Vienna in the 1880s was a singular celebration of culture, life, and cultural life. Stages beckoned: a young Gustav Klimt was commissioned to adorn the walls of the Burgtheater, with magnificent results.
Boomtown Vienna in the 1880s
The theatre-loving city considered the new building for its Burgtheater a project of particular prestige. In 1886, a young Gustav Klimt – at just 24 years of age – was tasked with adorning the walls of the revered theatre. Together with Franz Matsch and his brother Ernst Klimt, he was to create a cycle of paintings in its two grand staircases, with imagery illustrating milestones in the development of European theatre.
A great deal is known about the individual phases of the project. The Imperial Building Commission convened on 20 October. The “protocol agreement” for that session notes that Klimt was hired, on the basis of painted sketches, to paint a work reflecting “the
ancient theatre in Taormina” on the large middle section as well as other smaller scenes. The Commission also asked Klimt to submit a design for areas in the tympanum which had previously not been considered for decoration. He was free to choose the subject. This unusual decision could be explained by the especially challenging position and format of that particular wall space – a twelve-metrelong, but narrow arch.
Altar of Dionysus
The solution Klimt proposed was brilliant. At the centre of the image, beneath the high point of the arch, is an altar topped with a bust of Dionysus, the ancient god of fertility and wine. The ecstatic pagan events, ceremonies, and plays of the muses staged to worship him, are considered to be the origin of theatre. On the left-hand side is a kneeling young female nude arching her body towards the likeness of the god. She is a maenad, a companion of Dionysus; in her right hand she grips a thyrsus, a vine-covered staff associated with the god and his votaries. Reclining on the right-hand side of the altar is another female figure wrapped in fluttering white – a second servant of Dionysus. Exhausted from the “frenzy”, she holds a golden wreath of laurel inclined towards the god of wine.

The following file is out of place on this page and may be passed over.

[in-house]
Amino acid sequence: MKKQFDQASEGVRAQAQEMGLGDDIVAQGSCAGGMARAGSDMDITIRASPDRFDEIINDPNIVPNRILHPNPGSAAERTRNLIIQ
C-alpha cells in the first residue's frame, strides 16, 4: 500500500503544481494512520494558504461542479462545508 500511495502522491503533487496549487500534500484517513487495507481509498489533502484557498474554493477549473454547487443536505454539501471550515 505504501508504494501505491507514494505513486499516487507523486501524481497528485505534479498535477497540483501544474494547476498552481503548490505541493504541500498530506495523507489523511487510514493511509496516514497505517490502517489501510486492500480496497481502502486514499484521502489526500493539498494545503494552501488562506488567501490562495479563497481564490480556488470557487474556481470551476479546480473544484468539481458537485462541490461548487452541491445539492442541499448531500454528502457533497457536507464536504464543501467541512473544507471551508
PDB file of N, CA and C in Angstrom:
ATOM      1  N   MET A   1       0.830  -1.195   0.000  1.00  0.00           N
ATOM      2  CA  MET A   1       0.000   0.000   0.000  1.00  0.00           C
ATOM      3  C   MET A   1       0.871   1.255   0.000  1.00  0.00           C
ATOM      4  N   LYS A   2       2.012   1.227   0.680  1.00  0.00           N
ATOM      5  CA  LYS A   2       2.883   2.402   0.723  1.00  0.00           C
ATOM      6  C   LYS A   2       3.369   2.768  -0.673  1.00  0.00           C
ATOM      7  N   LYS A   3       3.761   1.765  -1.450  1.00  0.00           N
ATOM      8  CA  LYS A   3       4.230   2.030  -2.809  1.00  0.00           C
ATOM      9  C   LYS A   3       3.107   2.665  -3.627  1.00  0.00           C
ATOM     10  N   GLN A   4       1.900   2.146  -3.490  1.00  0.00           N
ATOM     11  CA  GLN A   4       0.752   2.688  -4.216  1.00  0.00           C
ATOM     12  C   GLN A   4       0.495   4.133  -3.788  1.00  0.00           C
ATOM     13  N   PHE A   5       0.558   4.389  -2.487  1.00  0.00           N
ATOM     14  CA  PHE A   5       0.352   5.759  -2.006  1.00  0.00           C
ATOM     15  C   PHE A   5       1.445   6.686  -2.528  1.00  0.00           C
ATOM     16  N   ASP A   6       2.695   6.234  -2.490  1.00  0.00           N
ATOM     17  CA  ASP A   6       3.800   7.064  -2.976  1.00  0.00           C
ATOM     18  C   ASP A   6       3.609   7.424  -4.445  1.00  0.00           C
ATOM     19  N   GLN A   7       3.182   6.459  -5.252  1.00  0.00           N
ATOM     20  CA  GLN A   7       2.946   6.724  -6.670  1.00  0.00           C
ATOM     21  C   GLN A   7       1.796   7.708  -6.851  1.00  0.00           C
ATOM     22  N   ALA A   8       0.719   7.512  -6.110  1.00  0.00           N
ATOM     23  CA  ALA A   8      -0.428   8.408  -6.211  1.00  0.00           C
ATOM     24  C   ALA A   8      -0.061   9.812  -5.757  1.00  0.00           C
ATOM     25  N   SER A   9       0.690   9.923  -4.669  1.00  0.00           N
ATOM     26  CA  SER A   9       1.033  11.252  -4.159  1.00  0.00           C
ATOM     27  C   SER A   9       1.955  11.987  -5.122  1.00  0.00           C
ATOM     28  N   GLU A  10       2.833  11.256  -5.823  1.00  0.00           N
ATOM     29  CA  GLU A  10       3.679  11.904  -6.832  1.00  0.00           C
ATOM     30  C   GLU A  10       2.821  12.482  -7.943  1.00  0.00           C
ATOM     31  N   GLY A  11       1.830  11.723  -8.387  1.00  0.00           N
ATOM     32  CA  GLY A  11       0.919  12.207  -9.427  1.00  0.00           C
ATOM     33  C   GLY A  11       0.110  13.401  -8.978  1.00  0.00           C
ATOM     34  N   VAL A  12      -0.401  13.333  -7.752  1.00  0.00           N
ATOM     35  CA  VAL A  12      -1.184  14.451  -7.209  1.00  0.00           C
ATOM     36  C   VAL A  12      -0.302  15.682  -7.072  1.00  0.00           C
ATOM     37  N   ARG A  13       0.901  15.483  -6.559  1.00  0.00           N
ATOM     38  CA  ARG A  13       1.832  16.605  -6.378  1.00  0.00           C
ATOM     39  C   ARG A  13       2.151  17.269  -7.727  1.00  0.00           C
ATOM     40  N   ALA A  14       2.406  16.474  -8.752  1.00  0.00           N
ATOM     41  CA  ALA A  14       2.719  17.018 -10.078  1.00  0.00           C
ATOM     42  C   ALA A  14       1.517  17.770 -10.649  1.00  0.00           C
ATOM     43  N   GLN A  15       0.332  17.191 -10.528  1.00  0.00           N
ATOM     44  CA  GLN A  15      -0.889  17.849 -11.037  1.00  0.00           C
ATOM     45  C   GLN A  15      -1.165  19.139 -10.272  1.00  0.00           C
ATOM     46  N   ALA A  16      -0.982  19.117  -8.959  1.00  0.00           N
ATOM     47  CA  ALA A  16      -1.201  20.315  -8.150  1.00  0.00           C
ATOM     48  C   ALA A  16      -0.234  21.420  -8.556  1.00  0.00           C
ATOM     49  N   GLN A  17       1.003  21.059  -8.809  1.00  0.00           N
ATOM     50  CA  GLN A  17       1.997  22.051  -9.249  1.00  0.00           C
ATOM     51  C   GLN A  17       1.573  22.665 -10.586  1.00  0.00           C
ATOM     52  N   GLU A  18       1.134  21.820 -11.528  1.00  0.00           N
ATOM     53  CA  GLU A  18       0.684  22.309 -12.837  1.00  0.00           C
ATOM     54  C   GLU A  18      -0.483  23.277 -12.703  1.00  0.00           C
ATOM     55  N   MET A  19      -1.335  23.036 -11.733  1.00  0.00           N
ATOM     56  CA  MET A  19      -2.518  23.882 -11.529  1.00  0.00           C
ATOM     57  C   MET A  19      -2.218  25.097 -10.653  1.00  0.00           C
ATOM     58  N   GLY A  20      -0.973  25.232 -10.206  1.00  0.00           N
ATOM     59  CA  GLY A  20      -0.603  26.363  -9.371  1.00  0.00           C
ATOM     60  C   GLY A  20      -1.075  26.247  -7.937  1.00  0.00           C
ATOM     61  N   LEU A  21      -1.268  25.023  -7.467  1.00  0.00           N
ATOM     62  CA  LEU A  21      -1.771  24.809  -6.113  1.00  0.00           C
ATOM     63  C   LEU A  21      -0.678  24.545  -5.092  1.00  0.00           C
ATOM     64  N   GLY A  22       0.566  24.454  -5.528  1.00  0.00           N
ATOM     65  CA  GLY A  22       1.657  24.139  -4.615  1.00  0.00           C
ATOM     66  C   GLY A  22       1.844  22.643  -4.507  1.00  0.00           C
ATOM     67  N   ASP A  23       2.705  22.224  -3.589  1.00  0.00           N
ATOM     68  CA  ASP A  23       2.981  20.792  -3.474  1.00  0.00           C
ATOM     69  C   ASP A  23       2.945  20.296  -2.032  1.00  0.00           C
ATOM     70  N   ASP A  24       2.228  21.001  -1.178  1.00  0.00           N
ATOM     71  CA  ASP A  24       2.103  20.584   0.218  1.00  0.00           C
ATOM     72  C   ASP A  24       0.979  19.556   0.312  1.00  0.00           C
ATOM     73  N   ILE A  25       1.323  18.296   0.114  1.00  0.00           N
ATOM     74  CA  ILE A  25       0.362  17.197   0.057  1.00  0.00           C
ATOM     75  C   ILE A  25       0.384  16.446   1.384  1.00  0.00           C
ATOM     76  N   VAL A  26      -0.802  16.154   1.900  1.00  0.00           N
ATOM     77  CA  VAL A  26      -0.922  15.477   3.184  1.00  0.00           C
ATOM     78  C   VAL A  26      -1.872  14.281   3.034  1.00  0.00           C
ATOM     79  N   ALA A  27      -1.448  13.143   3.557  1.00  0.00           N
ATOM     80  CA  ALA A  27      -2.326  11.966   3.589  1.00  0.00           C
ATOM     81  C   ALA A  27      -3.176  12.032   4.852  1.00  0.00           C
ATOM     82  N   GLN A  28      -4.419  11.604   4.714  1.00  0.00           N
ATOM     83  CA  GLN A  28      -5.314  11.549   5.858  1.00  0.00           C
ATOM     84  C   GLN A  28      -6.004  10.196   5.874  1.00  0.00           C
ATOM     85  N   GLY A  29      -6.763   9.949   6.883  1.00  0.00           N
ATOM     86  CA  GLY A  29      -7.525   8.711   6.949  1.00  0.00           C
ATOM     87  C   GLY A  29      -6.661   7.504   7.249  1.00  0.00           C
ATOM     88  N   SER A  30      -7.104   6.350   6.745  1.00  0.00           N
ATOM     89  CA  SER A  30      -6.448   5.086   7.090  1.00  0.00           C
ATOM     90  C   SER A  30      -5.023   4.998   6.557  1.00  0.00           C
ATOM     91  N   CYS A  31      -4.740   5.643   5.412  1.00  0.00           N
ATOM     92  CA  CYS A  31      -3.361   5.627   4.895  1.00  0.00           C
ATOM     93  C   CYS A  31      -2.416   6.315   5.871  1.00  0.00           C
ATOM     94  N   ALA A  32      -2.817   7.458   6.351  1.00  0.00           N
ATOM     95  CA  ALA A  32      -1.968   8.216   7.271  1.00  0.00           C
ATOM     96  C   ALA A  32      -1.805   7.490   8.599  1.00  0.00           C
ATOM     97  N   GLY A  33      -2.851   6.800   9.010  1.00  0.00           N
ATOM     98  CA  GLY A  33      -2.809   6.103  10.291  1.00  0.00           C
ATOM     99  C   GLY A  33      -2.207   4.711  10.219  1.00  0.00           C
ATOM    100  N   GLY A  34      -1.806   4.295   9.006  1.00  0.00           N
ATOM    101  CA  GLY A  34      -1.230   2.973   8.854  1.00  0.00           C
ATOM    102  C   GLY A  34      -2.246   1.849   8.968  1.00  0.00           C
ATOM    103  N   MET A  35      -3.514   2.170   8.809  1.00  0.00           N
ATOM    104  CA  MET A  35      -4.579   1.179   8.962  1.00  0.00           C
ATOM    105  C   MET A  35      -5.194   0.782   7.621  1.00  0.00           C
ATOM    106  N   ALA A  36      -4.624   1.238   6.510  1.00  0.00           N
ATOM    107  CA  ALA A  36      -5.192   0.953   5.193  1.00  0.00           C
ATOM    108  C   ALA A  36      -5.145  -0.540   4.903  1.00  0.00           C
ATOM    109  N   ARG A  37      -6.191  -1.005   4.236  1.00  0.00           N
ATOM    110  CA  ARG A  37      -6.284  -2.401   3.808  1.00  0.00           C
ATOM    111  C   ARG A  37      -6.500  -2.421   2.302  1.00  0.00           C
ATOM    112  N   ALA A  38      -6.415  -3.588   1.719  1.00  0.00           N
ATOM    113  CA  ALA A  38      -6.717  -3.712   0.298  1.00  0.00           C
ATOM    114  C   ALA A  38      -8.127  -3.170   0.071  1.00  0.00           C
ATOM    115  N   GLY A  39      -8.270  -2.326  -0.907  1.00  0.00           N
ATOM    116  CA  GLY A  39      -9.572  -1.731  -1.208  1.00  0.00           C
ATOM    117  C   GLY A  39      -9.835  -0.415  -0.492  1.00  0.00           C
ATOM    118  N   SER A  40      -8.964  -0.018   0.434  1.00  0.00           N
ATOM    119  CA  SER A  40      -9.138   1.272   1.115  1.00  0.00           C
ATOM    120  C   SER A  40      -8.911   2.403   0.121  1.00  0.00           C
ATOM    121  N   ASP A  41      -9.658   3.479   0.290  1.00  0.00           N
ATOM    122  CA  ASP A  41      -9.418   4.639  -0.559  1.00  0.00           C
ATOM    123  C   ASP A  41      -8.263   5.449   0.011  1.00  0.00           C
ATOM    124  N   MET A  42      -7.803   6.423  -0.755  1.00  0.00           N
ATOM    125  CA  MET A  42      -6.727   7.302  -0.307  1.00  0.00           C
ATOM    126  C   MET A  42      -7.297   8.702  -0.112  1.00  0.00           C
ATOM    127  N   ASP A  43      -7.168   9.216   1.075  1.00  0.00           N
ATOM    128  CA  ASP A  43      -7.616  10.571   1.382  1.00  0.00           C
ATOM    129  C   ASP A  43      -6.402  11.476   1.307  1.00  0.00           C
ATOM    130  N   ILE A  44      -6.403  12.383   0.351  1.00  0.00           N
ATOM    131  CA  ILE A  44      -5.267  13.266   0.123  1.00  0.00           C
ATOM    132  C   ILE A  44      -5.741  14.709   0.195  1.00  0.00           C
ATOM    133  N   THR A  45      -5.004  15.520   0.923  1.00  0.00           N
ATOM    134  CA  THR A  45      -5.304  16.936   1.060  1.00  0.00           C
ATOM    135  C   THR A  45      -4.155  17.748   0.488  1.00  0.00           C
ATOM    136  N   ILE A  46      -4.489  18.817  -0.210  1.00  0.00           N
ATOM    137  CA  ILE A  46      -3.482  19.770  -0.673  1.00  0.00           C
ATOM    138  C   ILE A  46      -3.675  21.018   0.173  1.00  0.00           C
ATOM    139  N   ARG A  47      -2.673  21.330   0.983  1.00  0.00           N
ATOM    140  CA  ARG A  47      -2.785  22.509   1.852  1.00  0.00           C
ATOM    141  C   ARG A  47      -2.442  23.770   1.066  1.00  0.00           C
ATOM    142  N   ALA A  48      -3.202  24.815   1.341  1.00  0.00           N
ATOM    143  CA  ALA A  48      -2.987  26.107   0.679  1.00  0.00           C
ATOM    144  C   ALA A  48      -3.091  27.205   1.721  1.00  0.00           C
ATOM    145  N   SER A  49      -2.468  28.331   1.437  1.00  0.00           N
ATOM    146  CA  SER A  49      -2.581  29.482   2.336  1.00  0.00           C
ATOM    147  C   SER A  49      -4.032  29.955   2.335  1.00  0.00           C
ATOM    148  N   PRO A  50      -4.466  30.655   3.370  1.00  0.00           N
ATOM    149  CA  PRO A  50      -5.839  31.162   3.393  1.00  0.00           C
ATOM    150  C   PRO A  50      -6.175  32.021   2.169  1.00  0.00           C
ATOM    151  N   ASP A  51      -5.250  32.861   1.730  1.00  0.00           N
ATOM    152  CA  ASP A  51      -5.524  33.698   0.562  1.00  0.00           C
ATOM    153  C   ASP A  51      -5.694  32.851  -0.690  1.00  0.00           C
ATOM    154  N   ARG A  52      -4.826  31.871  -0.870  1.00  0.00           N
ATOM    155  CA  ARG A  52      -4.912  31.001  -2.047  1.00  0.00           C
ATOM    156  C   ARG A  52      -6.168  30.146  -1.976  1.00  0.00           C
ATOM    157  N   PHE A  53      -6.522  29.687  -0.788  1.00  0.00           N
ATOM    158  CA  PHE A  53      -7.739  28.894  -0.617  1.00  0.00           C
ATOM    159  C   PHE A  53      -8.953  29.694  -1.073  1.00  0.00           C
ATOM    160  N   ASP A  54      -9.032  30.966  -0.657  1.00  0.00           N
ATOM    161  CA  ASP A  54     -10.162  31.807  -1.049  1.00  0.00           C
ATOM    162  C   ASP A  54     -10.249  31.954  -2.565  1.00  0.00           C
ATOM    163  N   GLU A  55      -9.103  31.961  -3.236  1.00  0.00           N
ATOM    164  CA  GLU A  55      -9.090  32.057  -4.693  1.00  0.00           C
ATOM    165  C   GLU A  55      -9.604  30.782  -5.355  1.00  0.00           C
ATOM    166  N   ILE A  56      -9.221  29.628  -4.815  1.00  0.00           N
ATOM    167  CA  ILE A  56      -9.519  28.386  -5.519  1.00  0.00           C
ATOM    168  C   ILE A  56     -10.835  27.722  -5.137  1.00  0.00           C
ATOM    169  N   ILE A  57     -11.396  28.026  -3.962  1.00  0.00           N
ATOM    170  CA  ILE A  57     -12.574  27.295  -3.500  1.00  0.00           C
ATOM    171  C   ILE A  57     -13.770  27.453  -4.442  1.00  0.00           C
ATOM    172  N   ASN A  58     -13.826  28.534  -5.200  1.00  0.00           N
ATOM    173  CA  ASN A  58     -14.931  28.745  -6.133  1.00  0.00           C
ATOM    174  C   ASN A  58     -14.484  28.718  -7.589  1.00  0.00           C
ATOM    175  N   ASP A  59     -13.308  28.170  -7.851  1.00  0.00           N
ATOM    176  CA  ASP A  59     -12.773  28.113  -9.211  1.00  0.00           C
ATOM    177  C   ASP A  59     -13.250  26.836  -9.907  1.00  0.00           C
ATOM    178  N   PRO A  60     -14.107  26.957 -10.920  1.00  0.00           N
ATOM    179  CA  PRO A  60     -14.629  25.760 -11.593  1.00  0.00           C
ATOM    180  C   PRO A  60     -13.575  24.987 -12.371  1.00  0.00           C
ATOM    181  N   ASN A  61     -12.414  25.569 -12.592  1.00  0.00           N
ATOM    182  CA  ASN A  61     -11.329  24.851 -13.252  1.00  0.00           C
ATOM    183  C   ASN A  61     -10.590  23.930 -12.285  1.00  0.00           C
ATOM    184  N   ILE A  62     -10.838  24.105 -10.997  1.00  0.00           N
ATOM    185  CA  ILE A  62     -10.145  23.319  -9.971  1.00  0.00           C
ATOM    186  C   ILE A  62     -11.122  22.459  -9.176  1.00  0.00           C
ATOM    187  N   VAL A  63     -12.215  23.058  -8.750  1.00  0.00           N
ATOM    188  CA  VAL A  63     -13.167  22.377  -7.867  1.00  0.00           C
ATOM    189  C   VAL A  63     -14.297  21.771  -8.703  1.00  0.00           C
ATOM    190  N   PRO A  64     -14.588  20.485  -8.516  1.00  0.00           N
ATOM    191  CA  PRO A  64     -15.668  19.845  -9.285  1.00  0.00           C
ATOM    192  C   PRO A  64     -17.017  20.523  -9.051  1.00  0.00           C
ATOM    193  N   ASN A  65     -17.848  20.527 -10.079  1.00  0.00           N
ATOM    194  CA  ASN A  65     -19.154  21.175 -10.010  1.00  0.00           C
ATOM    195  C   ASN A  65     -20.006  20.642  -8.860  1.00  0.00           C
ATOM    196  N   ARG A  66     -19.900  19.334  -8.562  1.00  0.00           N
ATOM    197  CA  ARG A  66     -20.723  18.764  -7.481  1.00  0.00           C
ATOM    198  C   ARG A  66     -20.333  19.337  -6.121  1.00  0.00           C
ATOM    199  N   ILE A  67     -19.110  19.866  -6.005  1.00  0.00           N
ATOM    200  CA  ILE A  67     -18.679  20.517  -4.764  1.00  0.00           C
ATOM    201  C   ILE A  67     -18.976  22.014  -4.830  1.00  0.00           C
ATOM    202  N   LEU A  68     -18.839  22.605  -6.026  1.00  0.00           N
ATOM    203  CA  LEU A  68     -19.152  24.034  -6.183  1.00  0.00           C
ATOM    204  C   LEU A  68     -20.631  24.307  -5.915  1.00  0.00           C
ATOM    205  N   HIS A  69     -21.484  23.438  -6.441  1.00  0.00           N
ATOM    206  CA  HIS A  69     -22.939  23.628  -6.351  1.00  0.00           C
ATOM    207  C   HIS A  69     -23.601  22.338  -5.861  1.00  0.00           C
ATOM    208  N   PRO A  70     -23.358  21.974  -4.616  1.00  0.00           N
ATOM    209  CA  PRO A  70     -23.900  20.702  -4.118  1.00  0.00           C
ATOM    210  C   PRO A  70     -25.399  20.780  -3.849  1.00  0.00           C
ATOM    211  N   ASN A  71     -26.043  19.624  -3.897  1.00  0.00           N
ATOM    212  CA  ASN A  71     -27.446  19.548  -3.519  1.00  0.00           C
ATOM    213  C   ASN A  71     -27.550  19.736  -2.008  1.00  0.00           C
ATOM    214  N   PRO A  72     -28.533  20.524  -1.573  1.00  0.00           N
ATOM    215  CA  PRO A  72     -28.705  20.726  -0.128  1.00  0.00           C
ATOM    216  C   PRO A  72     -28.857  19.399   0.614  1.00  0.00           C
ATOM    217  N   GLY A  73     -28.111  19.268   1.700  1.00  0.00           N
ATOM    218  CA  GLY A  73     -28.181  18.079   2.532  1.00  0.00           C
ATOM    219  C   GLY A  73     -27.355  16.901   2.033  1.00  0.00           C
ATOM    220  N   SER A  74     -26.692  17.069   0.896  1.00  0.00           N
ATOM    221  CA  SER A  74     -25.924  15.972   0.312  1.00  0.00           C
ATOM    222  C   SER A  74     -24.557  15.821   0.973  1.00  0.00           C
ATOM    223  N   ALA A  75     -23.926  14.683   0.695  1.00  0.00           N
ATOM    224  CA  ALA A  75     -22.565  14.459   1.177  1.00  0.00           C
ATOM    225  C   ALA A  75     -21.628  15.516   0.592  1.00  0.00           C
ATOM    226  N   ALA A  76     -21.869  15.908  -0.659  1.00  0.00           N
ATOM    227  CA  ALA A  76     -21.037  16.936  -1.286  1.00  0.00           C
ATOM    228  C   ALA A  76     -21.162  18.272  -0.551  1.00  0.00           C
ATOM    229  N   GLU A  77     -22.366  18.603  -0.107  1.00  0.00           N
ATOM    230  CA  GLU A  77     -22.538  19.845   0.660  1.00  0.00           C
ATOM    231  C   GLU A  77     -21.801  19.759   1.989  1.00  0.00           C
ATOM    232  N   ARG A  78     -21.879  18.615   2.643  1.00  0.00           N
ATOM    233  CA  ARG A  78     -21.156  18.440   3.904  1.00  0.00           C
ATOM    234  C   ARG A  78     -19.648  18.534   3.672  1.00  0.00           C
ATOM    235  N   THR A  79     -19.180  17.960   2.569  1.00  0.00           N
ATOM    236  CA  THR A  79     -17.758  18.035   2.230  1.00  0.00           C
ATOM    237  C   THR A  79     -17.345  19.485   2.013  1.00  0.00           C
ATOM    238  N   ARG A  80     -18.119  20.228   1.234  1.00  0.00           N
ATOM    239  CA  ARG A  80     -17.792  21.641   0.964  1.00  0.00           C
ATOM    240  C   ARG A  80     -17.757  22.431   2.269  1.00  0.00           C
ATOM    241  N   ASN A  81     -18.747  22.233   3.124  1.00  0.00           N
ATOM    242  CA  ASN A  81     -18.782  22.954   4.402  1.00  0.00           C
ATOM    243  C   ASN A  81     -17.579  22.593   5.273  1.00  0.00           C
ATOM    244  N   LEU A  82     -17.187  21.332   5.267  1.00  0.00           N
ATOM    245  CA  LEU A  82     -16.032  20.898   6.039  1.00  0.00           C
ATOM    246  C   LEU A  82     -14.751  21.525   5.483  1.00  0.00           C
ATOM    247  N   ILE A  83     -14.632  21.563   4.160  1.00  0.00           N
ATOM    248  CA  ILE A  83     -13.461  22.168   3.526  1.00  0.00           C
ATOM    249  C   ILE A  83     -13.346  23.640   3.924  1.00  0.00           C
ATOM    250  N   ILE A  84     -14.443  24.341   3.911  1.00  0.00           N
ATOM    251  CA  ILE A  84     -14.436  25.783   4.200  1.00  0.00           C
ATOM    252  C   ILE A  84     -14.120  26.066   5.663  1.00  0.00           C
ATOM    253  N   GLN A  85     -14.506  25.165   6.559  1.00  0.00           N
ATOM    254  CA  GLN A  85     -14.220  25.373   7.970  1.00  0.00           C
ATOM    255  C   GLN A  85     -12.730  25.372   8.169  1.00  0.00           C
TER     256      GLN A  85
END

Klimt developed the composition with heavy foreshortening – a perspective tool that suggests a staircase the viewer appears to be ascending. Hints of a temple appear in the background just beyond the terrace on which the altar scene is playing out; Klimt sketches its lines in the underpainting with fine pencil. In the left-hand corner is a pointed-eared satyr from the entourage of Dionysus, rendered here as a muscular male nude beating a hand drum. Klimt’s composition is both highly knowledgeable and masterfully executed; his painting technique switches confidently between fine pencil sketches, colour glazes, and lively turns to dynamic, impasto areas. The result is a tension-filled dynamic with a “deep blue Greek sky” (Nossig 1888) vaulting overhead.
The Commission approved the draft, and Klimt set to work producing the transfer drawings on cardboard, works which were discovered in the attic of the Burgtheater several years ago. They are now on view in the main foyer of the theatre.
The cardboard would be employed as part of a mixed-oil technique that would allow the artist to transfer the final image to marble stucco. Klimt made very few changes to the original image. One of few alterations made was to the reclining woman on the right. The final version shows her completely naked, making her an early anticipation of Klimt’s “femme fatale” depictions. Another change the artist made can be seen in the figure of the nude boy rendered in light colours in the background on the left. He becomes a dark patinated bronze figure in the Greek Archaic style in the final version.
Glory of European Historicism
Klimt’s staircase paintings were greatly admired at the opening ceremony of the Burgtheater. Emperor Franz Joseph I awarded the artist the Golden Cross of Merit, and shortly afterwards he was commissioned to paint the staircase at the Kunsthistorisches Museum. Like the Burgtheater’s magnificent staircases, it became one of the most celebrated examples of European historicism, not least thanks to the authorship of Gustav Klimt.
It is not known when the preliminary design for the “Altar of Dionysus”, executed in oil on canvas, came into collector Eduard Palmer’s possession. Palmer was known to Klimt’s contemporaries as a banker and General Direktor of the Österreichische Länderbank and he was renowned for being financial advisor to the legendary actress Katharina Schratt. That position earned him the regard of the Emperor, who is said to have granted him repeated private audiences at Bad Ischl and Schönbrunn Palace. The painting was rarely lent for exhibitions; it was last loaned to the Lower Belvedere in 2017 as part of the “Klimt and Antiquity: Erotic Encounters” exhibition. The “Altar of Dionysus” featured as a highlight of the show.